Protein electrophoresis: pH of sample buffer

Helge Weissig helgew at LJCRF.EDU
Tue Nov 9 22:19:43 EST 1993


>Hi
>This is the sort of embarrasing question that when you are asked by a
>graduate student you feel you should know the answer but don't:
>Why is the ph of the sample buffer in Laemmli systems 6.8 when the stacking
>gel it is entering is 8.9?? Can it be altered to be alkaline?
>Michael K Holland PhD
>CSIRO, Wildlife & Ecology
>PO Box 84, Lyneham ACT 2602, Australia
>Fax: 61-6-242-9242  Phone:61-6-242-1793
>M.Holland at dwe.csiro.au

it sure can't. The reason being, that the lower pH of 6.8 is about the same
as the pI of Glycin (Laemmli gels are run with Tris-Glycin-SDS buffer). So
Glycin is rather uncharged at that pH and starts trailing behind the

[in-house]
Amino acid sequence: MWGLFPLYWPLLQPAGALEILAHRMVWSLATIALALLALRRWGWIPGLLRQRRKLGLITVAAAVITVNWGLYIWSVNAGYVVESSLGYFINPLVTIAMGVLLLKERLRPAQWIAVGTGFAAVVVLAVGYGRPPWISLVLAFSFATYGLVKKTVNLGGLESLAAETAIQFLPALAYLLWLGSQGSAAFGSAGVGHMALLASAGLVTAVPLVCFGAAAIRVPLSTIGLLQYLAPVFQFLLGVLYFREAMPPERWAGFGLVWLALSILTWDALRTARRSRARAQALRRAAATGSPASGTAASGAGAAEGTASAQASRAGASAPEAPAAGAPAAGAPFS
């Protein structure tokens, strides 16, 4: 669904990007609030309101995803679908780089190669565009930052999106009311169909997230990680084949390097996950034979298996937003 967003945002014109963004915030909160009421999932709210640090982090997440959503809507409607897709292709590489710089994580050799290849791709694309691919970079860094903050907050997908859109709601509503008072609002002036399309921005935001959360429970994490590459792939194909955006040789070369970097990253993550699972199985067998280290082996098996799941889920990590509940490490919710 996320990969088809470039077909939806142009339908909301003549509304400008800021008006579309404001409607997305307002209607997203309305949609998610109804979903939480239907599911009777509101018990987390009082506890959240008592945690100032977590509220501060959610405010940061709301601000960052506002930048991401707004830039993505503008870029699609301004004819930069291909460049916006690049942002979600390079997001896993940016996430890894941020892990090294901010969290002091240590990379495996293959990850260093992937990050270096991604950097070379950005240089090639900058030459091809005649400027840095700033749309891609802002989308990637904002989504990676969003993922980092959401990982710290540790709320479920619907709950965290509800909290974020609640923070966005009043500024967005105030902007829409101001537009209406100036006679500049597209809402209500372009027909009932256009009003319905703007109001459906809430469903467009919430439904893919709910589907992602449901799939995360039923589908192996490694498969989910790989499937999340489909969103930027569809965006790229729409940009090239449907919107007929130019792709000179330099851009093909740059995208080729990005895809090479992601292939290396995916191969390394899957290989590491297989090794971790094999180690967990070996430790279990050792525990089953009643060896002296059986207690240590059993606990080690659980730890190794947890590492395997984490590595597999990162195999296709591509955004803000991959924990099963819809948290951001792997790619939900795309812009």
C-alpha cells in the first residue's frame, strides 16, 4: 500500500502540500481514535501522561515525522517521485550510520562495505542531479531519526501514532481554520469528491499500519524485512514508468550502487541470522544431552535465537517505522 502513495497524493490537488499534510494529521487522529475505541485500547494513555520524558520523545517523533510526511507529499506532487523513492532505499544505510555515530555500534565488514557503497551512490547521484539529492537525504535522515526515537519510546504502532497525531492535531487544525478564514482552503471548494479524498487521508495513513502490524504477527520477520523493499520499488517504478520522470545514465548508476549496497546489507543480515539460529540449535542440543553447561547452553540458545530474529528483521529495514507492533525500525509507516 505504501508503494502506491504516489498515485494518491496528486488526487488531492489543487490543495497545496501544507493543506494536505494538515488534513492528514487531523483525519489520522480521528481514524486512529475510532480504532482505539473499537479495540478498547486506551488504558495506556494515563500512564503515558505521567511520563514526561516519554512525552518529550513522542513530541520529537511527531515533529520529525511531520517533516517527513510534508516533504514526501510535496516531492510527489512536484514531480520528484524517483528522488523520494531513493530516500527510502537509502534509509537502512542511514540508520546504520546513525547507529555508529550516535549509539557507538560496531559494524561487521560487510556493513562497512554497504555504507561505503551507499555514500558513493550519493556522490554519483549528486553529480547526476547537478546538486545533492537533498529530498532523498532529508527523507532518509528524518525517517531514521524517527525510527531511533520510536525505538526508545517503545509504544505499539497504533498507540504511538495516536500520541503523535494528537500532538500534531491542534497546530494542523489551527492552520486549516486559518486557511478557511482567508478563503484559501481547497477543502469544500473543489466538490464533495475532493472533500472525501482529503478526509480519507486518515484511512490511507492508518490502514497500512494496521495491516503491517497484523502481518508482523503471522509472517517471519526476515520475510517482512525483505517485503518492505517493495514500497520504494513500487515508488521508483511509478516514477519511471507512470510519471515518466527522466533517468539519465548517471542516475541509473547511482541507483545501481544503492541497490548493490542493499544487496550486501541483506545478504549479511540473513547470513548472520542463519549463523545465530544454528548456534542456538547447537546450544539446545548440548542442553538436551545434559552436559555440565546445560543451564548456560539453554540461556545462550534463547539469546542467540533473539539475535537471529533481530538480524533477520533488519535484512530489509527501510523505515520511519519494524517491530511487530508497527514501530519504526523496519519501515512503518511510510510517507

samples, while the chloride ions run ahead. This creates a zone of lower
conductivity (=steeper voltage gradient) which causes the protein samples
to stack (that's why the upper gel of this "discontinous" system is also
called stacking gel). The higher pH in the lower gel (= resolving gel)
causes Gly to loose a bunch of H+ (statistically spoken) to the OH- rich
environment and Gly joins Cl to run ahead thereby causing the voltage
gradient to disappear. Now the proteins are separated due to the sieving
effect of the polyacrylamid matrix.

And don't you think i knew that all from my not so long ago undergrad exam
(which is rather something complex where i come from). i mixed it all up
and had to look it up in the Maniatis (pg 18.47) myself.

cheers,
helge

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